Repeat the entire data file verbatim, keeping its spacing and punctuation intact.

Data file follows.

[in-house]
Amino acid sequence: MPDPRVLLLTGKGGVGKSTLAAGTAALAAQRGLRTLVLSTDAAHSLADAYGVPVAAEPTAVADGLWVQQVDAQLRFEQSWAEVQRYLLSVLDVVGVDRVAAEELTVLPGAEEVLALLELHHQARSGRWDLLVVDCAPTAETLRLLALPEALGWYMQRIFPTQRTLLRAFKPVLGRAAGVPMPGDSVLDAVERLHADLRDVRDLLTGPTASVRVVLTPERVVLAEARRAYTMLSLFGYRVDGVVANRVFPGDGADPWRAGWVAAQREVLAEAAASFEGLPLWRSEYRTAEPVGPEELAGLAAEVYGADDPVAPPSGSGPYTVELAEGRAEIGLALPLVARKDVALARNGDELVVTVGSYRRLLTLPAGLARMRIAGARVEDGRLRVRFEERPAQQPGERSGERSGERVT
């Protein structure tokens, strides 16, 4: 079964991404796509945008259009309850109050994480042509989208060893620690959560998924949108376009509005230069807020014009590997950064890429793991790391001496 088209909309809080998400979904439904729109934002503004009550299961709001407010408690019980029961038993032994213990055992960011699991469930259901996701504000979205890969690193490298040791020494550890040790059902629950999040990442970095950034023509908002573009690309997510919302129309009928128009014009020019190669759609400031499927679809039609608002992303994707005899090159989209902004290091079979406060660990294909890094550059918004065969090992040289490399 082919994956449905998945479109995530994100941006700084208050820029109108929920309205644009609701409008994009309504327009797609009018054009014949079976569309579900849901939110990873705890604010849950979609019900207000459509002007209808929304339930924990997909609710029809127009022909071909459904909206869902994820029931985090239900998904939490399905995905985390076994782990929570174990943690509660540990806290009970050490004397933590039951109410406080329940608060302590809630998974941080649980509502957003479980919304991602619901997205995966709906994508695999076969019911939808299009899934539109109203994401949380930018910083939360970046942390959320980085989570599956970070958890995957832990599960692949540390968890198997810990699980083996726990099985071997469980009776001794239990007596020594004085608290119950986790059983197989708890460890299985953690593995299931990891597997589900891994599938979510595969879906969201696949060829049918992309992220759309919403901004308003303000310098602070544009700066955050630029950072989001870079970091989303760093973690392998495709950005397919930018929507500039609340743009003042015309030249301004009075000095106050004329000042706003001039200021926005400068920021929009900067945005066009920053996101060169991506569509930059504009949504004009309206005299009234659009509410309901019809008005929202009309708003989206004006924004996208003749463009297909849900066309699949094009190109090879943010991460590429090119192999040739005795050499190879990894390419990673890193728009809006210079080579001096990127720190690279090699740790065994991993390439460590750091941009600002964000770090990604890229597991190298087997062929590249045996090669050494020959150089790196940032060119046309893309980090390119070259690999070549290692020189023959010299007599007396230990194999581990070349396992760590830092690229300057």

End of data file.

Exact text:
[in-house]
Amino acid sequence: MPDPRVLLLTGKGGVGKSTLAAGTAALAAQRGLRTLVLSTDAAHSLADAYGVPVAAEPTAVADGLWVQQVDAQLRFEQSWAEVQRYLLSVLDVVGVDRVAAEELTVLPGAEEVLALLELHHQARSGRWDLLVVDCAPTAETLRLLALPEALGWYMQRIFPTQRTLLRAFKPVLGRAAGVPMPGDSVLDAVERLHADLRDVRDLLTGPTASVRVVLTPERVVLAEARRAYTMLSLFGYRVDGVVANRVFPGDGADPWRAGWVAAQREVLAEAAASFEGLPLWRSEYRTAEPVGPEELAGLAAEVYGADDPVAPPSGSGPYTVELAEGRAEIGLALPLVARKDVALARNGDELVVTVGSYRRLLTLPAGLARMRIAGARVEDGRLRVRFEERPAQQPGERSGERSGERVT
């Protein structure tokens, strides 16, 4: 079964991404796509945008259009309850109050994480042509989208060893620690959560998924949108376009509005230069807020014009590997950064890429793991790391001496 088209909309809080998400979904439904729109934002503004009550299961709001407010408690019980029961038993032994213990055992960011699991469930259901996701504000979205890969690193490298040791020494550890040790059902629950999040990442970095950034023509908002573009690309997510919302129309009928128009014009020019190669759609400031499927679809039609608002992303994707005899090159989209902004290091079979406060660990294909890094550059918004065969090992040289490399 082919994956449905998945479109995530994100941006700084208050820029109108929920309205644009609701409008994009309504327009797609009018054009014949079976569309579900849901939110990873705890604010849950979609019900207000459509002007209808929304339930924990997909609710029809127009022909071909459904909206869902994820029931985090239900998904939490399905995905985390076994782990929570174990943690509660540990806290009970050490004397933590039951109410406080329940608060302590809630998974941080649980509502957003479980919304991602619901997205995966709906994508695999076969019911939808299009899934539109109203994401949380930018910083939360970046942390959320980085989570599956970070958890995957832990599960692949540390968890198997810990699980083996726990099985071997469980009776001794239990007596020594004085608290119950986790059983197989708890460890299985953690593995299931990891597997589900891994599938979510595969879906969201696949060829049918992309992220759309919403901004308003303000310098602070544009700066955050630029950072989001870079970091989303760093973690392998495709950005397919930018929507500039609340743009003042015309030249301004009075000095106050004329000042706003001039200021926005400068920021929009900067945005066009920053996101060169991506569509930059504009949504004009309206005299009234659009509410309901019809008005929202009309708003989206004006924004996208003749463009297909849900066309699949094009190109090879943010991460590429090119192999040739005795050499190879990894390419990673890193728009809006210079080579001096990127720190690279090699740790065994991993390439460590750091941009600002964000770090990604890229597991190298087997062929590249045996090669050494020959150089790196940032060119046309893309980090390119070259690999070549290692020189023959010299007599007396230990194999581990070349396992760590830092690229300057």